By KATHLEEN RONAYNE and MICHAEL R. BLOOD Associated Press
Gov. Gavin Newsom announced a new, color-coded system Friday for reopening California businesses amid the coronovirus pandemic.
The new rules are more gradual than the state’s current guidelines to guard against loosening restrictions too soon, according to Newsom, who said counties will move through the new, four-tier system based on their number of cases and percentage of positive tests. It will rely on those two metrics to determine a tier: case rates and the percentage of positive tests.
The new system will be simple, slower and steady, Newsom said during a news conference Friday. It also invests more power with the state instead of the counties.
The changes come nearly two months after Newsom shut down bars, restaurants for indoor dining and a slew of other businesses following a surge in cases after the state’s first reopening attempt. In the months since, Santa Monica businesses and others across the Westside have hoped they’d be allowed to reopen sooner rather than later.
After being forced to close businesses for a second time, the state is “making sure that we really hold strongly to these buffers in terms of criteria and data, and holding that criteria and data in line for an extended period of time,” Newsom said. “We’re going to be more stubborn this time and have a mandatory wait time between moves. We didn’t do that last time,” he added.
In simple terms, the rules are about calibrating business activities with how widespread the virus is within counties. The more cases and positive tests, the tighter the restrictions on restaurants, retail shops and other businesses.
However, many details about how the process would work remained unclear.
Under the new process, counties will have to meet certain metrics for three weeks before they can reopen certain businesses. Newsom didn’t immediately say which businesses will be included in which color tier or what the reopening will look like.
The state will now report virus statistics, such as case numbers, on a weekly basis. The approach is aimed at ensuring the state’s cases don’t skyrocket when businesses begin to reopen.
In anticipation of the Democratic governor’s announcement, there was a common refrain from businesses and local governments buffeted by the outbreak: We need clarity.
Counties need to understand clearly “what thresholds to aim for and the public health data that will determine success or failure,” the California State Association of Counties said in a statement.
That was echoed by the California Restaurant Association, which has seen the state’s once-thriving food industry wither under restrictions that have closed indoor dining rooms and left many to survive on takeout, delivery and limited outdoor seating, if they have the space. The association estimates as many as 1 million workers have been furloughed or laid off.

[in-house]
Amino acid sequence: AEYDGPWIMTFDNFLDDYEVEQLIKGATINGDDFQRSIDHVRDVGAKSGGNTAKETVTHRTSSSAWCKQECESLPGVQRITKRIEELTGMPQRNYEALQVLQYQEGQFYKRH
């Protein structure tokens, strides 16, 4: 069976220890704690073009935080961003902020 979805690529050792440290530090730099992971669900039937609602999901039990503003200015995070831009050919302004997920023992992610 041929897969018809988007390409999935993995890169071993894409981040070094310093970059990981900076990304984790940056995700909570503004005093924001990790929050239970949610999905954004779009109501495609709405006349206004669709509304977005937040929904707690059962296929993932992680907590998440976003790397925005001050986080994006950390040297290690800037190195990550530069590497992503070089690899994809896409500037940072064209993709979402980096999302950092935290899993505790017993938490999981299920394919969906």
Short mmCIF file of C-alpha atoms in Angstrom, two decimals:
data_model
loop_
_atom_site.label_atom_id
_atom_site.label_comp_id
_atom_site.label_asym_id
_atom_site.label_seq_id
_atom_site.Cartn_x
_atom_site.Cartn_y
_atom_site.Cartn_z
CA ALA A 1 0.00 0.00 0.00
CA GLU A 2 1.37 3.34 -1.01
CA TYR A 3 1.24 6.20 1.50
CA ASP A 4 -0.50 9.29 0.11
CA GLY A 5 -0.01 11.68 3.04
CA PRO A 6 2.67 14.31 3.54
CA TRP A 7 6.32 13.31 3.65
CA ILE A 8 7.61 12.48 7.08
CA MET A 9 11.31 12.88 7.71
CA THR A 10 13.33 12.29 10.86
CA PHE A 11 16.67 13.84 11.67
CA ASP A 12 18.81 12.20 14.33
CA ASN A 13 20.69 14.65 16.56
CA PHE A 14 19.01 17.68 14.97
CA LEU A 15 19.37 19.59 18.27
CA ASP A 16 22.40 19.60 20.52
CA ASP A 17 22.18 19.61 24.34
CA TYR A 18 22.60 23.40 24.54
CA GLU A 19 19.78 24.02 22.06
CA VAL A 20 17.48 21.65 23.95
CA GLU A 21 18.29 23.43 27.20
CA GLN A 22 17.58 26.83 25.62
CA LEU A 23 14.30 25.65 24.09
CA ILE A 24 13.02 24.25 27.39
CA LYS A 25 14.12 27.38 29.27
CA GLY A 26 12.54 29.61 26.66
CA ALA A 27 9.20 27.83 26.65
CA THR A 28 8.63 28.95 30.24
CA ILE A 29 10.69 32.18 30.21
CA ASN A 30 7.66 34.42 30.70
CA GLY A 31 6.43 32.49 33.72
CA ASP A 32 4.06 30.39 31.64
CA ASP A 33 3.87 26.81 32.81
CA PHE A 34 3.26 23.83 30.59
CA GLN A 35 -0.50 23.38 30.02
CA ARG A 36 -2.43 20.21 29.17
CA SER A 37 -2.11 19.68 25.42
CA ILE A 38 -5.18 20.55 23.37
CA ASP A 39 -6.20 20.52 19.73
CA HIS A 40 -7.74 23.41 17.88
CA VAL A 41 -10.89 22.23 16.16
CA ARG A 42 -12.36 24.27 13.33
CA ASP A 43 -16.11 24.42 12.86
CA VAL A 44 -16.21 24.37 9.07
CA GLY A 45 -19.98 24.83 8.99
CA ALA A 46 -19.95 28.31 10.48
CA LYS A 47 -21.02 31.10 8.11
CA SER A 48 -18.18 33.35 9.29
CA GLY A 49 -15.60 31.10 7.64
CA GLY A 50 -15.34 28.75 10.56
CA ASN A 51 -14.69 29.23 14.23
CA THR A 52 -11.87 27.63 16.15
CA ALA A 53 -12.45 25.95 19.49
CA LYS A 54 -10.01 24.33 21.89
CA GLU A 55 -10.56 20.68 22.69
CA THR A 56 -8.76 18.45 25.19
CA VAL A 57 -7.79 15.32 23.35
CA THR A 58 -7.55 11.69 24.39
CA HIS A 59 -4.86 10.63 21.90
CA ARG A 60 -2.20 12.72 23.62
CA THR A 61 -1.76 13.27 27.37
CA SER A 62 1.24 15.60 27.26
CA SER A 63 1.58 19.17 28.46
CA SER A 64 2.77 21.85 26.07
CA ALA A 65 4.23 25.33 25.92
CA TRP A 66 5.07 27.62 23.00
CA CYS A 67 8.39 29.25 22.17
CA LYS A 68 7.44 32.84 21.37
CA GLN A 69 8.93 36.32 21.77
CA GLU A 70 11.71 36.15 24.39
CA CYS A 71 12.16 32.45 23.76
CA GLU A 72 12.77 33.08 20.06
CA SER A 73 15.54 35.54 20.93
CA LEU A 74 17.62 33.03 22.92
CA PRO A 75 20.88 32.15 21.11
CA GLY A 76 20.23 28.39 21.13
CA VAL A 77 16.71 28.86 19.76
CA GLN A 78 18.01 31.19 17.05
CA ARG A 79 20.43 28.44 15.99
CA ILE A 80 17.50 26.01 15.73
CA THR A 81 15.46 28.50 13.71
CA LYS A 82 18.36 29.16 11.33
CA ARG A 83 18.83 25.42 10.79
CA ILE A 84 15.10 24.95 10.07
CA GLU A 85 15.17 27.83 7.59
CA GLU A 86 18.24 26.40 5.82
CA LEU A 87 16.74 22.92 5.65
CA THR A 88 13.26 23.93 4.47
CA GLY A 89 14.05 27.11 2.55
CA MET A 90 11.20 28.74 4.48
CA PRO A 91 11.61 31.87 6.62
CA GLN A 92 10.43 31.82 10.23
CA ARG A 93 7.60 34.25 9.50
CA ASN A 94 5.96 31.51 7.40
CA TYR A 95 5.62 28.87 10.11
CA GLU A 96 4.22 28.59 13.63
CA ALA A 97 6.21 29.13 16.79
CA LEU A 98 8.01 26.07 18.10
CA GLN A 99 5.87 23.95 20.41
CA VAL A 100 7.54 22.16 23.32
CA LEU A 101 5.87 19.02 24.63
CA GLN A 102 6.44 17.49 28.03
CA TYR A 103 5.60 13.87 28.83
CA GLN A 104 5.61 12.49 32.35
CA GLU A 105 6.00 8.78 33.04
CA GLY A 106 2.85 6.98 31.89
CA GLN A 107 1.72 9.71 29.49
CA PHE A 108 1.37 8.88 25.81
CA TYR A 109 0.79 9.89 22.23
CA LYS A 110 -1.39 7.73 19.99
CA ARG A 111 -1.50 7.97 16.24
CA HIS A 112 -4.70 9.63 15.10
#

“We’d like to see restaurant dining rooms reopen as soon as possible,” association president Jot Condi said.
“Restaurants in every corner of the state are on life support right now. Every day that passes with a dining room closed, a restaurant owner is more likely to shut the doors permanently,” he said.
Riverside County Supervisor Karen Spiegel, who has recovered from the virus, said she hopes the state plan recognizes different levels of risk that come with different business activities. She’s puzzled why shoppers can fill a Costco while indoor hair salons remain off limits.
Using metrics, the state needs to change how businesses are categorized, Spiegel said. “We have to do more of a risk-based approach.”
California has the most confirmed virus cases in the nation, with nearly 700,000, and the third-most deaths — 12,550. But since the closures last month, the average number of daily cases has been falling along with the infection rate and hospitalizations, which peaked at 7,170 on July 21 and since dropped to about 4,300.
Prior to the new plan, the state had relied on a so-called county watch list.
Most of California’s 58 counties, including the most populous — Los Angeles — remained on a state monitoring list because they were above one or more of the benchmarks for cases, infection rates and hospitalizations. Inclusion on the list restricted what businesses can operate, whether schools can offer classroom instruction and limits other activities, such as attending indoor religious services.
But as the state’s coronavirus data has improved in recent weeks, some counties got off the list, including San Diego and Orange, the second- and third-largest counties by population.